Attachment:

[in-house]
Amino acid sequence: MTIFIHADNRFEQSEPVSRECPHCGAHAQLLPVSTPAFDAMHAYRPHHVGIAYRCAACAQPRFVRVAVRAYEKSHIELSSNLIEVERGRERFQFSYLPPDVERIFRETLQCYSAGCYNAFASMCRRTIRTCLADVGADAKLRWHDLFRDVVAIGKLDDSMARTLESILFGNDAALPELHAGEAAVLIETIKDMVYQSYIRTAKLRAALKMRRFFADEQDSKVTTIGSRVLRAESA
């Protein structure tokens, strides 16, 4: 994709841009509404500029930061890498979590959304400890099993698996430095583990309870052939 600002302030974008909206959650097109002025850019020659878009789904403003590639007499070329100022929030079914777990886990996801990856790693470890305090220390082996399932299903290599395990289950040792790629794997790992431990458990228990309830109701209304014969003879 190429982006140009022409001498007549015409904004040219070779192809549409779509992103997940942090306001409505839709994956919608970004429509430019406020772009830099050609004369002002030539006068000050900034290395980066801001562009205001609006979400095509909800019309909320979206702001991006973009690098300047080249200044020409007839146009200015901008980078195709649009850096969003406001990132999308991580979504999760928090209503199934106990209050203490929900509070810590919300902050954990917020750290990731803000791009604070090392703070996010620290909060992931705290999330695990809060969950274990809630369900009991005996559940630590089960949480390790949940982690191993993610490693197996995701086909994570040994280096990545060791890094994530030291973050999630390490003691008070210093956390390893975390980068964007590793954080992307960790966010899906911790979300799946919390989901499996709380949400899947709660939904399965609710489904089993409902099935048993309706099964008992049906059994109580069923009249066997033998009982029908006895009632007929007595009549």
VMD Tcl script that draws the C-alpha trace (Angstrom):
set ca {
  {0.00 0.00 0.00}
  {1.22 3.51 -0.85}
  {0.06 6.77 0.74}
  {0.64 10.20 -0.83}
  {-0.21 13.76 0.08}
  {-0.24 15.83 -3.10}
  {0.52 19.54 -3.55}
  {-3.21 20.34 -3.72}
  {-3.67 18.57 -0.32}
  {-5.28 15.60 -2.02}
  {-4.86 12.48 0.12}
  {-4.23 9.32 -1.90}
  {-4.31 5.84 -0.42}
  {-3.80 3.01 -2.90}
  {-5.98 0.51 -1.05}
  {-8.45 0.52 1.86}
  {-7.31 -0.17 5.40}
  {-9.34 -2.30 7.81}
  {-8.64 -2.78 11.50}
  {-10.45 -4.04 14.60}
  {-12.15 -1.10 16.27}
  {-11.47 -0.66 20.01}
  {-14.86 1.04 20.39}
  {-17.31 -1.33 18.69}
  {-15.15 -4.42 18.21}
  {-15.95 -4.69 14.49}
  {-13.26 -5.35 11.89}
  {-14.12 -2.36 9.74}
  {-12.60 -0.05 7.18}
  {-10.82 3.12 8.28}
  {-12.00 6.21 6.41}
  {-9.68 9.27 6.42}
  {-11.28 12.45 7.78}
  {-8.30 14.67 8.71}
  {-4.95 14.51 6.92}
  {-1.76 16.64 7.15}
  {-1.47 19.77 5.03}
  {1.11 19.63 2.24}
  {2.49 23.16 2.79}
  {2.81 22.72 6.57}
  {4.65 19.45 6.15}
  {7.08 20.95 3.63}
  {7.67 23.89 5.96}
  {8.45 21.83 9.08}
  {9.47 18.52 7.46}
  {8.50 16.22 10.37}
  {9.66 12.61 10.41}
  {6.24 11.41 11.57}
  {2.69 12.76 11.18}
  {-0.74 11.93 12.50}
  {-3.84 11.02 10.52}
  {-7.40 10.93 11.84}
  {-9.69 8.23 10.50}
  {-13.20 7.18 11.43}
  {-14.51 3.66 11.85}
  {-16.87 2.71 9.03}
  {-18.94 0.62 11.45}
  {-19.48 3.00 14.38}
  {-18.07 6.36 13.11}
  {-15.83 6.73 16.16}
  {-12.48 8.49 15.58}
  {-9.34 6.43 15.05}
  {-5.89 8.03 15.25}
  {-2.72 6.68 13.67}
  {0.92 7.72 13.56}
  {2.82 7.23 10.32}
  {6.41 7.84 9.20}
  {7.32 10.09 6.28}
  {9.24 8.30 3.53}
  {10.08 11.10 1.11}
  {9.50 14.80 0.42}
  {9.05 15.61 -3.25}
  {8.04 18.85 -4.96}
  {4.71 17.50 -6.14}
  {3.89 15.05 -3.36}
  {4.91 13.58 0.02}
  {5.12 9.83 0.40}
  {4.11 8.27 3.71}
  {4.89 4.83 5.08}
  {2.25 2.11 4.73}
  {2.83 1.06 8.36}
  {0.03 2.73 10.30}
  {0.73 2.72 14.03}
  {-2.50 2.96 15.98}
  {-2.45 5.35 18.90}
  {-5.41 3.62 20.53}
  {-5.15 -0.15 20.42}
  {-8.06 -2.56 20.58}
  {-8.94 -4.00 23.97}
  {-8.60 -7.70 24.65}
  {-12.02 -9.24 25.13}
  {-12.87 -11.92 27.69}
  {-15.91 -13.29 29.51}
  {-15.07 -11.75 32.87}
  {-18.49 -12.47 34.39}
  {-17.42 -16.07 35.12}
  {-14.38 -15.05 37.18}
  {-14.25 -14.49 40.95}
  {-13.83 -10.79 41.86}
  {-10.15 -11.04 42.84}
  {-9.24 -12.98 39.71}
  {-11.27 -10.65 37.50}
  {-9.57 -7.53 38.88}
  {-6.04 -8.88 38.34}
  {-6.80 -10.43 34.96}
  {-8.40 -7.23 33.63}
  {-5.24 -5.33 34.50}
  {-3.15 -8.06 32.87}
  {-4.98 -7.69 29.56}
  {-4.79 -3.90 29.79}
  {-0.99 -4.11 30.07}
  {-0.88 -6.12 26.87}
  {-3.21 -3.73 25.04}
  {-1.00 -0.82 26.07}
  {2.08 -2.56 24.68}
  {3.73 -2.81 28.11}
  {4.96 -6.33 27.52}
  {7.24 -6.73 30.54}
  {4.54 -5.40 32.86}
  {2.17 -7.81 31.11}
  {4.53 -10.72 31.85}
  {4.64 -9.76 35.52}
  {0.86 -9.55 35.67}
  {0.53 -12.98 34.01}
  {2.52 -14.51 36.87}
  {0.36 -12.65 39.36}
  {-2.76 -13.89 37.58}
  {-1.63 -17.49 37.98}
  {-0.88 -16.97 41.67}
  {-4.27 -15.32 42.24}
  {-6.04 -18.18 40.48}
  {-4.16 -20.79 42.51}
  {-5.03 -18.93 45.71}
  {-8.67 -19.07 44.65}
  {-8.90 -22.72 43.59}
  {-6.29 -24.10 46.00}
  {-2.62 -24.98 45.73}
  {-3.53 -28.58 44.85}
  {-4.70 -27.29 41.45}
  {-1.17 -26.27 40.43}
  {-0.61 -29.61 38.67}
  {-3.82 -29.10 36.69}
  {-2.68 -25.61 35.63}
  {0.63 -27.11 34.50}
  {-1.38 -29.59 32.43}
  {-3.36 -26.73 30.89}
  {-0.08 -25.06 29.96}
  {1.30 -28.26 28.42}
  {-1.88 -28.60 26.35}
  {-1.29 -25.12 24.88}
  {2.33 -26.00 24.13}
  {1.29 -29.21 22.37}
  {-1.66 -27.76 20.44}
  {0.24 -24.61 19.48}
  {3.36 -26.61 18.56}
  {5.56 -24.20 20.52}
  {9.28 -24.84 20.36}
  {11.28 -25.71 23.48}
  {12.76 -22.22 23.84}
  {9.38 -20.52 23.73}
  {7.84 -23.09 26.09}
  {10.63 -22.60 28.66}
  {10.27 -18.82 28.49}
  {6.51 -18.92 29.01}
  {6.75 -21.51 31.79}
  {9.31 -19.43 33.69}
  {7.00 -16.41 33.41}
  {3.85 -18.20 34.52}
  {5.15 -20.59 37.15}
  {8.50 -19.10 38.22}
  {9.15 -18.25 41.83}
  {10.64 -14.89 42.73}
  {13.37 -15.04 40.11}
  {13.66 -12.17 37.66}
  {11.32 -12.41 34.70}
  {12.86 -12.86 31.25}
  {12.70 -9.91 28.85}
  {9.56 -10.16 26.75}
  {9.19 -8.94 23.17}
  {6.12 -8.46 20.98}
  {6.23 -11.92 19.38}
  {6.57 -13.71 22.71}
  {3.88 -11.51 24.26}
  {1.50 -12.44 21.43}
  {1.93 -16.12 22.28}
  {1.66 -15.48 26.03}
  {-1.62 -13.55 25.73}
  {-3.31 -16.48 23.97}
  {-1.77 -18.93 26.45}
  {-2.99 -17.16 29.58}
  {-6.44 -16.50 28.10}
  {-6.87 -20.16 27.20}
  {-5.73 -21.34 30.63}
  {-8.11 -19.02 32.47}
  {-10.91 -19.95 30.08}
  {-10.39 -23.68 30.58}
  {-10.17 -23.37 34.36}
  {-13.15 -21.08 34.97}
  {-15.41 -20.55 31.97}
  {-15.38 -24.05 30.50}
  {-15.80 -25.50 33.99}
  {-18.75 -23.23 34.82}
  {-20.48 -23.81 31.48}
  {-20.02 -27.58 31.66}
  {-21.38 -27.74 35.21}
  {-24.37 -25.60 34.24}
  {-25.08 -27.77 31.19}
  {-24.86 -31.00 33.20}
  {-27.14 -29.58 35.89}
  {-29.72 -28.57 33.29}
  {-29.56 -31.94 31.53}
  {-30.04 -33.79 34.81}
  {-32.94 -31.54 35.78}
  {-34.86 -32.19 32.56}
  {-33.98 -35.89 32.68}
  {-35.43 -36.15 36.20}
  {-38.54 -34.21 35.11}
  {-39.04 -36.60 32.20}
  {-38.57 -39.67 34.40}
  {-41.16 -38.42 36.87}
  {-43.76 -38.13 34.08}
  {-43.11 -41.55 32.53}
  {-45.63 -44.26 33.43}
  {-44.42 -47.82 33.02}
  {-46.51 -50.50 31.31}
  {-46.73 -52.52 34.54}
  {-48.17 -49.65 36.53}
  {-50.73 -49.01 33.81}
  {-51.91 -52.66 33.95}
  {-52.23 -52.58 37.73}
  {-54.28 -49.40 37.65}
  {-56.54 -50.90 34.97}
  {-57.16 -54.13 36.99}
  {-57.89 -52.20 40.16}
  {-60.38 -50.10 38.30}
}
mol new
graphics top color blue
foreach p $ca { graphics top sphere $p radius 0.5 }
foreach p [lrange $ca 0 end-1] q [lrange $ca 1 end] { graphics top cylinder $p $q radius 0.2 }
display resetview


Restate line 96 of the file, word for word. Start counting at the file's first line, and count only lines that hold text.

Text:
  {-12.02 -9.24 25.13}